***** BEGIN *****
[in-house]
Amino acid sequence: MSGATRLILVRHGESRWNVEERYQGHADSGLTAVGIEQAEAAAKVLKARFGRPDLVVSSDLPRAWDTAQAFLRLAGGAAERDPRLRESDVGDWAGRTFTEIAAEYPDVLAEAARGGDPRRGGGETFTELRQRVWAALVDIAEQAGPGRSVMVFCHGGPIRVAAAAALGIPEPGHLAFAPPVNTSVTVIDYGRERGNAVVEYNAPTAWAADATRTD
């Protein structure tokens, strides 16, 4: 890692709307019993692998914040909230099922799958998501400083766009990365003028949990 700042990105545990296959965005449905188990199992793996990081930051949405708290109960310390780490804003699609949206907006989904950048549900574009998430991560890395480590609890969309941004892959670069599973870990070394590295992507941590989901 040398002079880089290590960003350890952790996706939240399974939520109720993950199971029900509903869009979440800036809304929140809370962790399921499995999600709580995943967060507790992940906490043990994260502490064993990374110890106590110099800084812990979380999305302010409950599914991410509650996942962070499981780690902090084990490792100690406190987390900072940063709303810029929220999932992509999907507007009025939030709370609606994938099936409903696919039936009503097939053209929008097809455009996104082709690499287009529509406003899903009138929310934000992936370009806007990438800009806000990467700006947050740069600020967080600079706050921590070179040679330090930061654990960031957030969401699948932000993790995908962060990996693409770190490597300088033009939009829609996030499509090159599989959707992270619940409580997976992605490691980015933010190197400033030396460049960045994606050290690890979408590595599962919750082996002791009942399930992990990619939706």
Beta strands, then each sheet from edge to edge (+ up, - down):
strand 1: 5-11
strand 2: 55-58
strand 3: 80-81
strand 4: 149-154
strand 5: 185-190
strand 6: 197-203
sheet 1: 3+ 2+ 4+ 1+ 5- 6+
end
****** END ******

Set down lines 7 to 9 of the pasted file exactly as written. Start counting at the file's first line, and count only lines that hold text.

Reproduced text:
strand 3: 80-81
strand 4: 149-154
strand 5: 185-190